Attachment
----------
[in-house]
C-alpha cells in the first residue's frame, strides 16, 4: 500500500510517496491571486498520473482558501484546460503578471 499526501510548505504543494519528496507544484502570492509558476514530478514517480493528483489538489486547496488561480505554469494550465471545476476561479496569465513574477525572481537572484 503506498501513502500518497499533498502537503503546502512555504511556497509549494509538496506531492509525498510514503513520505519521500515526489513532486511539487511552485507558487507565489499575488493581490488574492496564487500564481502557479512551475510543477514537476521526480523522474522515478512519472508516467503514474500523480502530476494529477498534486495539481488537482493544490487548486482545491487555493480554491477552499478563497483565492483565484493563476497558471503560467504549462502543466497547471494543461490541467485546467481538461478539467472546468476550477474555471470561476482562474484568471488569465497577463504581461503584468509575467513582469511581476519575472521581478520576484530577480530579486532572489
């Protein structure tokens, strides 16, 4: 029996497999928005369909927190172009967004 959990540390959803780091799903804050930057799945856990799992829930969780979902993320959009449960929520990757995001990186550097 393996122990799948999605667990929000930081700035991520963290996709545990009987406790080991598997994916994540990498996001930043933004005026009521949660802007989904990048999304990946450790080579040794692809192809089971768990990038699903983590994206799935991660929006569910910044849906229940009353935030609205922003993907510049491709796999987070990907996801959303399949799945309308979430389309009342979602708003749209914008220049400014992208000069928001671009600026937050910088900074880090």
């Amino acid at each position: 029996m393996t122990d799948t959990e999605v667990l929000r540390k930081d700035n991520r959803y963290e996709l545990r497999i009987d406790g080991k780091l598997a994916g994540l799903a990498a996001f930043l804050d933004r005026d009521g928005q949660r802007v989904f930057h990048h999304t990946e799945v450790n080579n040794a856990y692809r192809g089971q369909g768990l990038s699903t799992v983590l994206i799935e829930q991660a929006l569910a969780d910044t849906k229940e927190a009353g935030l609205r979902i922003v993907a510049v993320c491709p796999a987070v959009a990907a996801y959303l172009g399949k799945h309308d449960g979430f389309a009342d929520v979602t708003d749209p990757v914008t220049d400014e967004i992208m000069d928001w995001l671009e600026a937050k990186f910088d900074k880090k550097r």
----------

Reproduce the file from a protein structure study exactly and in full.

[in-house]
C-alpha cells in the first residue's frame, strides 16, 4: 500500500510517496491571486498520473482558501484546460503578471 499526501510548505504543494519528496507544484502570492509558476514530478514517480493528483489538489486547496488561480505554469494550465471545476476561479496569465513574477525572481537572484 503506498501513502500518497499533498502537503503546502512555504511556497509549494509538496506531492509525498510514503513520505519521500515526489513532486511539487511552485507558487507565489499575488493581490488574492496564487500564481502557479512551475510543477514537476521526480523522474522515478512519472508516467503514474500523480502530476494529477498534486495539481488537482493544490487548486482545491487555493480554491477552499478563497483565492483565484493563476497558471503560467504549462502543466497547471494543461490541467485546467481538461478539467472546468476550477474555471470561476482562474484568471488569465497577463504581461503584468509575467513582469511581476519575472521581478520576484530577480530579486532572489
């Protein structure tokens, strides 16, 4: 029996497999928005369909927190172009967004 959990540390959803780091799903804050930057799945856990799992829930969780979902993320959009449960929520990757995001990186550097 393996122990799948999605667990929000930081700035991520963290996709545990009987406790080991598997994916994540990498996001930043933004005026009521949660802007989904990048999304990946450790080579040794692809192809089971768990990038699903983590994206799935991660929006569910910044849906229940009353935030609205922003993907510049491709796999987070990907996801959303399949799945309308979430389309009342979602708003749209914008220049400014992208000069928001671009600026937050910088900074880090």
């Amino acid at each position: 029996m393996t122990d799948t959990e999605v667990l929000r540390k930081d700035n991520r959803y963290e996709l545990r497999i009987d406790g080991k780091l598997a994916g994540l799903a990498a996001f930043l804050d933004r005026d009521g928005q949660r802007v989904f930057h990048h999304t990946e799945v450790n080579n040794a856990y692809r192809g089971q369909g768990l990038s699903t799992v983590l994206i799935e829930q991660a929006l569910a969780d910044t849906k229940e927190a009353g935030l609205r979902i922003v993907a510049v993320c491709p796999a987070v959009a990907a996801y959303l172009g399949k799945h309308d449960g979430f389309a009342d929520v979602t708003d749209p990757v914008t220049d400014e967004i992208m000069d928001w995001l671009e600026a937050k990186f910088d900074k880090k550097r």